Ashley Holt is read with great pleasure. No small part of that is his forward momentum. He vaults nimbly from one idea to the next without stopping to check the Thomas guide. Ashley’s writing moves. If a thing don’t move, it’s dead and Ashly knows it. Ashley doesn’t stop to watch the sea gulls or count the stars, (though an exception is made for an exploding Volvo next to the highway). There is a breathless, compressed, comic rhythm in Ashley’s language. He tells you as much as he can fast as he can, and yet by some alchemy, he still comes off as relaxed and convivial.

I bet it has something to do with being raised a southerner.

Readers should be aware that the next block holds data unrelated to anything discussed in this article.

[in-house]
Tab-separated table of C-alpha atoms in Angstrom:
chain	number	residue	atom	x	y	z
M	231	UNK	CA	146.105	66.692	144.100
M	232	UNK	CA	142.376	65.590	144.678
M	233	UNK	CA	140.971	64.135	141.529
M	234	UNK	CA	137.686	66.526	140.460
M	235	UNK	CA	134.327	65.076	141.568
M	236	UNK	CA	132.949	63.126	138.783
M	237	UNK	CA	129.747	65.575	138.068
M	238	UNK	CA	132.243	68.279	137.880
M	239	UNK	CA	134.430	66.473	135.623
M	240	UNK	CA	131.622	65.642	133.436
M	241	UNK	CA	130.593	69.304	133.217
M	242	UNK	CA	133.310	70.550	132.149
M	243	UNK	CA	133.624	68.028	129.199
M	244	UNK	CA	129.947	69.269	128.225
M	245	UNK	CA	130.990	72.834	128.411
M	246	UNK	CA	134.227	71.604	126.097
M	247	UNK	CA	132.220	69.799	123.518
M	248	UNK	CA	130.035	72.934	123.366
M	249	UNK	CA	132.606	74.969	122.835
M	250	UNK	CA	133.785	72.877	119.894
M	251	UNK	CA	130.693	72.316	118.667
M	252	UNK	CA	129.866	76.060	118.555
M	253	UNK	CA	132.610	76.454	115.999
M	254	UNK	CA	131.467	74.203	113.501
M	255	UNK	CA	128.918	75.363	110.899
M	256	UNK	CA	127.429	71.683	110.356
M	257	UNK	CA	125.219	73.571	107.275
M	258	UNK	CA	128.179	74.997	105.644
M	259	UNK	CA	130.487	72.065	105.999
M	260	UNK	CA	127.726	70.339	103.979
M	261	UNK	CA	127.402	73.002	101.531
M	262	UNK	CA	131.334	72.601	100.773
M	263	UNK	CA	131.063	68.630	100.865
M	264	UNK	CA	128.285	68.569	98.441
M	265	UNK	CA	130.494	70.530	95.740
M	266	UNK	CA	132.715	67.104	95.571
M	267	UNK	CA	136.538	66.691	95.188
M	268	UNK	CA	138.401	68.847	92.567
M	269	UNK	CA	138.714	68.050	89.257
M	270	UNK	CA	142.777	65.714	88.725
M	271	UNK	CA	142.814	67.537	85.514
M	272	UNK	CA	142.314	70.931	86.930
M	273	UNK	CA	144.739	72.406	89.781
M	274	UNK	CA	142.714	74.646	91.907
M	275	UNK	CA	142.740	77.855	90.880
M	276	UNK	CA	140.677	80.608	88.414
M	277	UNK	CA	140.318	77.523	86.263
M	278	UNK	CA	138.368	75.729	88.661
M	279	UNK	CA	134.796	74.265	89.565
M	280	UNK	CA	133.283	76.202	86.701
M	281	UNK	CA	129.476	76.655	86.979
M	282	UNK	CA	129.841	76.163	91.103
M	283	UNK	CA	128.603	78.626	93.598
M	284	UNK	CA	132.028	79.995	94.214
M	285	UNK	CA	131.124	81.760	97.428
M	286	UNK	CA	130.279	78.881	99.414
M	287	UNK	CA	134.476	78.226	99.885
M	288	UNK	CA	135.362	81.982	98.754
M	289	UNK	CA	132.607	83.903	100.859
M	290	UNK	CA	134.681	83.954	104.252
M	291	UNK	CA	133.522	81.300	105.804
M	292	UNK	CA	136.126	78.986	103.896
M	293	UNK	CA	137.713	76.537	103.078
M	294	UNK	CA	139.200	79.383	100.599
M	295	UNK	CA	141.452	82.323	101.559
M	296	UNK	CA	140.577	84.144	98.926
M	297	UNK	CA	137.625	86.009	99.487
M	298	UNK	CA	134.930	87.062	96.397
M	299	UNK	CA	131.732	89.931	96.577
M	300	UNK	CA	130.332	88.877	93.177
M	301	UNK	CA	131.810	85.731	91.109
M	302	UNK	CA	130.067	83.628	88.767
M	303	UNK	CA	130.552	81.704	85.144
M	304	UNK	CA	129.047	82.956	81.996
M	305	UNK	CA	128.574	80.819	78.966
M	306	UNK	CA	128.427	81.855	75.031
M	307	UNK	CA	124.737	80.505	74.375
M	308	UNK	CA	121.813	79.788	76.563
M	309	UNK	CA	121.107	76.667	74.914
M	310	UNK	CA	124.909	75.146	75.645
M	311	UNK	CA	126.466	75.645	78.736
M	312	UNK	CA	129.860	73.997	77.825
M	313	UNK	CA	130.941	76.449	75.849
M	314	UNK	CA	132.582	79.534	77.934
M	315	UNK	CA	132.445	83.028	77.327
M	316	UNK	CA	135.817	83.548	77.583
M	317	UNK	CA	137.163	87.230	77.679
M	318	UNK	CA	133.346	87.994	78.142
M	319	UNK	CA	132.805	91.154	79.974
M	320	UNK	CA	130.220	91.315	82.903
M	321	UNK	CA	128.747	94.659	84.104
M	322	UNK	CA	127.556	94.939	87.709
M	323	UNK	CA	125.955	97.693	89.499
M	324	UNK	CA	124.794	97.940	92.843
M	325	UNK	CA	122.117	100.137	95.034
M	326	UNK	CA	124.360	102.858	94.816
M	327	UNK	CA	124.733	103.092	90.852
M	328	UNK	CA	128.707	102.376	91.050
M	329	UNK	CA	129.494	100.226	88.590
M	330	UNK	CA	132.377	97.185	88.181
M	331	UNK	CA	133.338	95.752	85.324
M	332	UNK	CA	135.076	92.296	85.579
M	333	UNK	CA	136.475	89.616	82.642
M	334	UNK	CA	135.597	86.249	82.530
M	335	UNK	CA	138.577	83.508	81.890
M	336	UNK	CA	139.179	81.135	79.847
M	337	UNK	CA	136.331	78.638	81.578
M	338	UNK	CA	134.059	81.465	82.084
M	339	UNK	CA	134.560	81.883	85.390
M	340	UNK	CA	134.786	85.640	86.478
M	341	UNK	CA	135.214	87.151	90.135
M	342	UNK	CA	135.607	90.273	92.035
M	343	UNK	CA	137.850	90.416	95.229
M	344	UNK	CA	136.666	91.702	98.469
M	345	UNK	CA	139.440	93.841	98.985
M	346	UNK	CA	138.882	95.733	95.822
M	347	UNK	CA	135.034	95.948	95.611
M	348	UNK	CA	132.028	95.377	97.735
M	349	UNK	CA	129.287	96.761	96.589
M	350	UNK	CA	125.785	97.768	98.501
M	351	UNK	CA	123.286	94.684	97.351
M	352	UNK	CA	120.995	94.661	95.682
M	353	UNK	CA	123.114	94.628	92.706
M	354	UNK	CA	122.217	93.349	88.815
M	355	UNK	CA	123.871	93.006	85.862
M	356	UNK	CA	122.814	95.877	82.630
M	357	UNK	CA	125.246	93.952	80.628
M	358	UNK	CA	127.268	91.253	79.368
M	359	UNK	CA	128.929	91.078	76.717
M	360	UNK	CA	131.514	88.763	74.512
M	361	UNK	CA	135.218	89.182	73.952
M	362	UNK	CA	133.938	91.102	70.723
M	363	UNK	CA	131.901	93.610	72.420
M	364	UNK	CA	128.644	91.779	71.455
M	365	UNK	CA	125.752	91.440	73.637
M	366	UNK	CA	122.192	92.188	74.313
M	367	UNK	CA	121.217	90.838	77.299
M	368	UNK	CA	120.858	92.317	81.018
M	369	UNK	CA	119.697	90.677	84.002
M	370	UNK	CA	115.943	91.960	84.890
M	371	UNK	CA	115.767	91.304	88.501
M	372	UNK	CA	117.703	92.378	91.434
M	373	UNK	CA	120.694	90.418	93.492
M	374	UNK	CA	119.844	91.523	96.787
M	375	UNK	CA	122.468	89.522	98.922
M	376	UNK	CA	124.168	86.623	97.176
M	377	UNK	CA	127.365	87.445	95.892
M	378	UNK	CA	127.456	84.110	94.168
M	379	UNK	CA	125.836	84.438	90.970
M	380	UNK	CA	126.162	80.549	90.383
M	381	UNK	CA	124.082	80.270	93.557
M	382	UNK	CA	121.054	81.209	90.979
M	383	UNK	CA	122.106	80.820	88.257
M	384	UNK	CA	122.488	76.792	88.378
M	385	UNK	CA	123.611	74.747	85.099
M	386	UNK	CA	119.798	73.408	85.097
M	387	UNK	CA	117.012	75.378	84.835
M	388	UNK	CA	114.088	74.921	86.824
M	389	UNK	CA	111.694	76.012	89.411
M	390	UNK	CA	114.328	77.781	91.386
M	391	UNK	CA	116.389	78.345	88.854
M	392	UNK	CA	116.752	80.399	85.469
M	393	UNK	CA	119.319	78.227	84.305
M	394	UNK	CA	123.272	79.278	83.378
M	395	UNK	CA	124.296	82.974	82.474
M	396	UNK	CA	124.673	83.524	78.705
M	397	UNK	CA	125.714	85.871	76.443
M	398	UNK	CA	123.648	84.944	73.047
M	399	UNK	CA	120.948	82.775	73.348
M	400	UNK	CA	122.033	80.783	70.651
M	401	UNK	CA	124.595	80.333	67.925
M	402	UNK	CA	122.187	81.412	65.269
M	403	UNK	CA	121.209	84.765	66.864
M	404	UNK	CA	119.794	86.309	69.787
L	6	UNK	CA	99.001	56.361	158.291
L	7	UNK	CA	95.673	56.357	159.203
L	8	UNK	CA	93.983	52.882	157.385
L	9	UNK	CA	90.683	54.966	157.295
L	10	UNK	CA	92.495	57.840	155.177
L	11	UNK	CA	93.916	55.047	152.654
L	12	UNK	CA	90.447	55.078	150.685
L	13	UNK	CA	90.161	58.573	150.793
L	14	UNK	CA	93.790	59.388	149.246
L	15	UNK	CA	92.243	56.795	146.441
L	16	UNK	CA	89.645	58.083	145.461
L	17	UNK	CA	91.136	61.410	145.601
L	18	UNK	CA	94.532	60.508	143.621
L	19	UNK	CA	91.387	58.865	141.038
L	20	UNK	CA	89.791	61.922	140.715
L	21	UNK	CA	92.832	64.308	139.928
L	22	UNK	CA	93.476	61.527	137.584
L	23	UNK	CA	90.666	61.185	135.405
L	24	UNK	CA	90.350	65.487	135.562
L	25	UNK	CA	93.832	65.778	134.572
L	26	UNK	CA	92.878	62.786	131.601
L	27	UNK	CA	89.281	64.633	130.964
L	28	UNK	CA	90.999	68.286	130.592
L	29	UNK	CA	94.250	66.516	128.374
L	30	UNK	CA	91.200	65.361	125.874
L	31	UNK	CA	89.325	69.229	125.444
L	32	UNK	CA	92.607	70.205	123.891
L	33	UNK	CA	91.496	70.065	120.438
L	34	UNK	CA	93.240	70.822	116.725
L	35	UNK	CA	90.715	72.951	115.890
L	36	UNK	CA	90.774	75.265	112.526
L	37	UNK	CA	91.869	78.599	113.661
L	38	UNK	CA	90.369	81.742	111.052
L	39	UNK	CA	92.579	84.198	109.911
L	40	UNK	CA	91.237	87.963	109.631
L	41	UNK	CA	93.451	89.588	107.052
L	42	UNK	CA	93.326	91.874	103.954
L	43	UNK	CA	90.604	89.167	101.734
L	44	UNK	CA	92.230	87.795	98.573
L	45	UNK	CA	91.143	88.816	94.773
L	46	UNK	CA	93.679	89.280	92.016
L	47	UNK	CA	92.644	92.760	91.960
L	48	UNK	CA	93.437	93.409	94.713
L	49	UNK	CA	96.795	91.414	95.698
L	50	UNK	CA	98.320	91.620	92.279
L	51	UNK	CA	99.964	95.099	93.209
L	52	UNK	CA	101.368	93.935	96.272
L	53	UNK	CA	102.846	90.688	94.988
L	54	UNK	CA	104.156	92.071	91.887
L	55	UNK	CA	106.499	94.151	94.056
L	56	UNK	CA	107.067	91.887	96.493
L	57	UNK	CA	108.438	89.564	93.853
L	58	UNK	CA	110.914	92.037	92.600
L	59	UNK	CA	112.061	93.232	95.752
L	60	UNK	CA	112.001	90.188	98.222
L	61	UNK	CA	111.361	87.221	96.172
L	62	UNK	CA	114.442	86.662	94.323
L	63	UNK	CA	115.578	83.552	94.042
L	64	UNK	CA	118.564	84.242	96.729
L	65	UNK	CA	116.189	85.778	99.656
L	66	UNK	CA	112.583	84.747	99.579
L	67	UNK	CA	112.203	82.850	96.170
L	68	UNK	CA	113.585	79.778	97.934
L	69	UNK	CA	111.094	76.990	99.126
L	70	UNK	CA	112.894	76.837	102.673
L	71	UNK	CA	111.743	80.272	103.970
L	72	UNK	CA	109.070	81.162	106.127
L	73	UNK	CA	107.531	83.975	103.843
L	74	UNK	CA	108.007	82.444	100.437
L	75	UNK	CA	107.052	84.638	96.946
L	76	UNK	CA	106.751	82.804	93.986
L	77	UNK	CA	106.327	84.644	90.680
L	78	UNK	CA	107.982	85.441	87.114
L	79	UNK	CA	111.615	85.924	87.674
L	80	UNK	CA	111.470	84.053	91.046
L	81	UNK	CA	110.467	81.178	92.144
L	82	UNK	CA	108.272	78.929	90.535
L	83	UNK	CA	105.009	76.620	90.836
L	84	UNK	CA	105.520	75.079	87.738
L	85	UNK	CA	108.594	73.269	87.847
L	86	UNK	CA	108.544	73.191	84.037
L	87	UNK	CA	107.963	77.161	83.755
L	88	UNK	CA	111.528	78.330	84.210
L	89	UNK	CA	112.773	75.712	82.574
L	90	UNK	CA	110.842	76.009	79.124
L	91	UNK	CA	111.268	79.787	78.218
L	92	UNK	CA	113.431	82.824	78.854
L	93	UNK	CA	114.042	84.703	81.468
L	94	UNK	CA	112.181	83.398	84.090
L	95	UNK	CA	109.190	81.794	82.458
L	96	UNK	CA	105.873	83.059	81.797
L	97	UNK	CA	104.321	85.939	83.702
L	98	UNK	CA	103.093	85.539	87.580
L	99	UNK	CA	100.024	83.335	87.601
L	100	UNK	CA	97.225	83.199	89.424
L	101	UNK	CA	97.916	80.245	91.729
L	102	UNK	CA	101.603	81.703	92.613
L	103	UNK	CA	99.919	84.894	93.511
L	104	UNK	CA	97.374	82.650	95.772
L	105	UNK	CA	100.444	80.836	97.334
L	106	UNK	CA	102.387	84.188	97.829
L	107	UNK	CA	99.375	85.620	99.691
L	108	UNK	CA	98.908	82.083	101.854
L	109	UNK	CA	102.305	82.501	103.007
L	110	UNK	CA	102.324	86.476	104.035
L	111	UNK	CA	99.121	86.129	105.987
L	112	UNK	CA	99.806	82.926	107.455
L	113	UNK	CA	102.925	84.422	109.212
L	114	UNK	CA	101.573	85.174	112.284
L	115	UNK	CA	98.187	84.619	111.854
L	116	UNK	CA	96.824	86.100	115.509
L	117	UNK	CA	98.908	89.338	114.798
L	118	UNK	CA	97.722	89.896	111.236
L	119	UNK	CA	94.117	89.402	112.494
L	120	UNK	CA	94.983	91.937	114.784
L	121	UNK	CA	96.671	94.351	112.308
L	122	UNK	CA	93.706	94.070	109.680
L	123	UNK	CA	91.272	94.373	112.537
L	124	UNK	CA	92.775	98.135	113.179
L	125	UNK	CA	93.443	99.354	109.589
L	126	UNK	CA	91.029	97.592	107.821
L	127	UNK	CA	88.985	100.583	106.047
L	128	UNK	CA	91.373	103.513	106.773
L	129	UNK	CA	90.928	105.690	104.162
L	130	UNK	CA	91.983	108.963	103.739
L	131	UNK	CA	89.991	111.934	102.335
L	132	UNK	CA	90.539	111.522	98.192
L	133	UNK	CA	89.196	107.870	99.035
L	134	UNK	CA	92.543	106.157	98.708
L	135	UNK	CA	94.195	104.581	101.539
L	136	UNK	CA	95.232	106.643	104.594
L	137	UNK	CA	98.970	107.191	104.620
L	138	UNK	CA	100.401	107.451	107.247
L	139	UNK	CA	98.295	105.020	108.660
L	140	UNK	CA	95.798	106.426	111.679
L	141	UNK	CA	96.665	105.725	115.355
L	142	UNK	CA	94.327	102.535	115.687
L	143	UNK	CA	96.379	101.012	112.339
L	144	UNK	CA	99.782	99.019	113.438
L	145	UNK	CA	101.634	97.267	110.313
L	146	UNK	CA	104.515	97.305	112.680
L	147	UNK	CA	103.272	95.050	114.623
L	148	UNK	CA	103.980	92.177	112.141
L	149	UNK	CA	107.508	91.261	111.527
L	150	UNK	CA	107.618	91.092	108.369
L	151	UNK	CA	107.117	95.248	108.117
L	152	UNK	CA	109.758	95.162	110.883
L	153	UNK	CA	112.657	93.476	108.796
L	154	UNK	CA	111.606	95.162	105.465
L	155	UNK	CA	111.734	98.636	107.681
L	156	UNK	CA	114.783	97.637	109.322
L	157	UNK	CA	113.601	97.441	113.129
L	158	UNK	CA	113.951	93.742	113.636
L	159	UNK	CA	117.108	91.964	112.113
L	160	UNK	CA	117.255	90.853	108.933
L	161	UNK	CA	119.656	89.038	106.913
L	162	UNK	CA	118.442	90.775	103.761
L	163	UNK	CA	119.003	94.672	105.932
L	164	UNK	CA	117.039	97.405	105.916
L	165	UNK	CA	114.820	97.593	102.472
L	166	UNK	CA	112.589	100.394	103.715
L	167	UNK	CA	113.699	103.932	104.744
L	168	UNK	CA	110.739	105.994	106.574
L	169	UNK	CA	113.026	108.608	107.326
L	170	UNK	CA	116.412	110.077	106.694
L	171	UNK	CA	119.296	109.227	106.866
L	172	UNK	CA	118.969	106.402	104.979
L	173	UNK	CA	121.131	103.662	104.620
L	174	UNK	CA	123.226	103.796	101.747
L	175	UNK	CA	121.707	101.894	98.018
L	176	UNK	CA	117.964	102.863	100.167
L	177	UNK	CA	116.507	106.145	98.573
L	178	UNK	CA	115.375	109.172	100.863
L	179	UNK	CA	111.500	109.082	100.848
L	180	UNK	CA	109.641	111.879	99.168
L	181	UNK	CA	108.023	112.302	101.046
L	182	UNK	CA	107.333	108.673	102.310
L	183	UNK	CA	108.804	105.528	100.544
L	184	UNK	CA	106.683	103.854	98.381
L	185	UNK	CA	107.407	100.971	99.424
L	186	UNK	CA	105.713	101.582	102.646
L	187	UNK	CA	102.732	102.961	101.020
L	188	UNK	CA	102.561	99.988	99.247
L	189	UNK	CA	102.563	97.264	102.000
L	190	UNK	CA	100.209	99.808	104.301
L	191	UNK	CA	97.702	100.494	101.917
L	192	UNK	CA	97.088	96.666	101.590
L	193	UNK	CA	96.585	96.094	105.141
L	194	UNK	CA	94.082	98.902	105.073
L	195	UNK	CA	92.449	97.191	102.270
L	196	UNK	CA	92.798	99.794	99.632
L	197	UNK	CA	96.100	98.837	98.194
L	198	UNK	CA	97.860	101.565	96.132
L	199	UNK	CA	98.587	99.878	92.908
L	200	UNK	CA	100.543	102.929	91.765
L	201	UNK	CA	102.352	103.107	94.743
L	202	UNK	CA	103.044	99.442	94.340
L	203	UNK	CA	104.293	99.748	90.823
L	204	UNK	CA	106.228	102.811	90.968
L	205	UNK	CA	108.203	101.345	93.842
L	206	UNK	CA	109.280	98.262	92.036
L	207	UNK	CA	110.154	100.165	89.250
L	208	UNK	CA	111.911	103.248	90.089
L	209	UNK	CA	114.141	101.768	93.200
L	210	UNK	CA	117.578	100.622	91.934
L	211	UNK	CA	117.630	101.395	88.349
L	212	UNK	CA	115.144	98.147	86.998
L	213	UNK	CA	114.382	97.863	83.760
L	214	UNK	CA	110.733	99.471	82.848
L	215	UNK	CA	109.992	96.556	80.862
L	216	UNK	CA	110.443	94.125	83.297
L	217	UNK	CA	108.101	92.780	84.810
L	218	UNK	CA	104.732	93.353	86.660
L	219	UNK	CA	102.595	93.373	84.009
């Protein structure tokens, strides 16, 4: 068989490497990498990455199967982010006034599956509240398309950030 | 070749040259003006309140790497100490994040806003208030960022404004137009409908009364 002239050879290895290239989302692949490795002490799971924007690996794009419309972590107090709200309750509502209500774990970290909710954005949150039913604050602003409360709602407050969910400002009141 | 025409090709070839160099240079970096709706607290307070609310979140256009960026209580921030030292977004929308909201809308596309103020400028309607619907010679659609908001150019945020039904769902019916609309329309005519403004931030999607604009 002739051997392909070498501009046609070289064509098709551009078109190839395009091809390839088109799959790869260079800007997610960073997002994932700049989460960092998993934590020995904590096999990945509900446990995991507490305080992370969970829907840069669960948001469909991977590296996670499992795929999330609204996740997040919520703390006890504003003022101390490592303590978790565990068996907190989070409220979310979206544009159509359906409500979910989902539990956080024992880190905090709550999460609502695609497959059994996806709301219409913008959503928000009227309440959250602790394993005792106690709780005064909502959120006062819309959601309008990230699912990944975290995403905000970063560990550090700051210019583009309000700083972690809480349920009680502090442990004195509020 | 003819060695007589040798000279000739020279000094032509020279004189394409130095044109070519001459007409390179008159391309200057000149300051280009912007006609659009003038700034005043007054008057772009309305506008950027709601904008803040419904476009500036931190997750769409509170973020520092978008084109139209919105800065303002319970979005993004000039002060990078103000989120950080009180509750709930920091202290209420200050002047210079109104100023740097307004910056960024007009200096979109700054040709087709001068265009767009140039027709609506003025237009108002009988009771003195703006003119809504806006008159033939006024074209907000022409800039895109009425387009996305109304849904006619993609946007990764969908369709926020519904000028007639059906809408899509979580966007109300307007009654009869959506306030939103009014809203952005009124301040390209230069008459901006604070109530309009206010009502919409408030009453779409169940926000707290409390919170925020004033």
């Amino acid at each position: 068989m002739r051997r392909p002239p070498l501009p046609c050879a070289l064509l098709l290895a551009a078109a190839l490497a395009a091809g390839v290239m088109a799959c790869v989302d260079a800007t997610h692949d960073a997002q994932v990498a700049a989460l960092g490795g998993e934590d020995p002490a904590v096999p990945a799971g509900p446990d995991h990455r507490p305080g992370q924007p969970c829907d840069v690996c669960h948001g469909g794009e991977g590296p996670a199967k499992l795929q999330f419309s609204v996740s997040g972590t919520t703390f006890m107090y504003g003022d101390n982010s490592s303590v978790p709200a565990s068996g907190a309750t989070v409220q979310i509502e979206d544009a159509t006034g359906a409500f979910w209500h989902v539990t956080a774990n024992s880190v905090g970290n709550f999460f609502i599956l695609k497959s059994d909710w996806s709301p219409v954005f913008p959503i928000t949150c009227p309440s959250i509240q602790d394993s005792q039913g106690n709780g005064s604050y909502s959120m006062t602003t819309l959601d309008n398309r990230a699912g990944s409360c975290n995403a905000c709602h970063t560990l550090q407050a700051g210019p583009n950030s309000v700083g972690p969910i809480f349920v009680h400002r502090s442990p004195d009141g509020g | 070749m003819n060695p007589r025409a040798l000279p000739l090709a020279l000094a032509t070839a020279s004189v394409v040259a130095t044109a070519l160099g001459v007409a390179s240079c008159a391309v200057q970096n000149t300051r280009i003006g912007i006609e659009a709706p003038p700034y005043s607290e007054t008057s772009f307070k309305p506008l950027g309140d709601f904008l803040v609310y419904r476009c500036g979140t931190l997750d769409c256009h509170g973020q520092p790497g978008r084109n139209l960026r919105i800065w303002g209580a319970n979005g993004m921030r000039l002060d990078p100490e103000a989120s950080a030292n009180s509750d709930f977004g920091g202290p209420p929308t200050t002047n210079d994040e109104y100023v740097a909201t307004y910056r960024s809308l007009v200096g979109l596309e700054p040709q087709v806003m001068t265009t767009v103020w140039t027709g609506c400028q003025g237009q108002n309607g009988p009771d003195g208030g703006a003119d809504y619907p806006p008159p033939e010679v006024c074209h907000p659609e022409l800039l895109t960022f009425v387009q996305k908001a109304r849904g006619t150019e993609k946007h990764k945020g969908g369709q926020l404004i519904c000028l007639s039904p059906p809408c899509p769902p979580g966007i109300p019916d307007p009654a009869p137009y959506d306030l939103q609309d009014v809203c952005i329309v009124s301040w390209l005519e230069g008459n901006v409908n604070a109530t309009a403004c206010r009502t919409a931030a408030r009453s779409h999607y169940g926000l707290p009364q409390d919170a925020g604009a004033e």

Ashley is pithy. He gets in, makes his points and the deed is done. I'm particularly sensitive to this issue because I’m one of those grumpy, wet cigar chewing editors who thinks a stop sign could stand a few cuts.

Ashley has much to say, but he ticks it off with brisk efficiency. He loves to make a listed inventory of the things that defined his life or his situation at any given moment, with a Machiavellian twist here and there-

“It should come as no surprise that I’m a bundle of nerves, I was raised by a bundle of nerves. Life, according to my father, consisted entirely of electrocution, puncture wounds, rattle snake bites, and vehicular homicide. He saw his children’s activities as nothing but preludes to hospitalization. He saw the world as nothing but a mass of rusty nails and combustible liquids, and his offspring as a gaggle of hyperactive mental defectives who would swallow fish hooks… .”

Ashley is also in full possession of two things the immortal gods either grant or ruthlessly deny a writer, a unique literary voice, and that ironic, unexplainable turn of mind that makes it funny.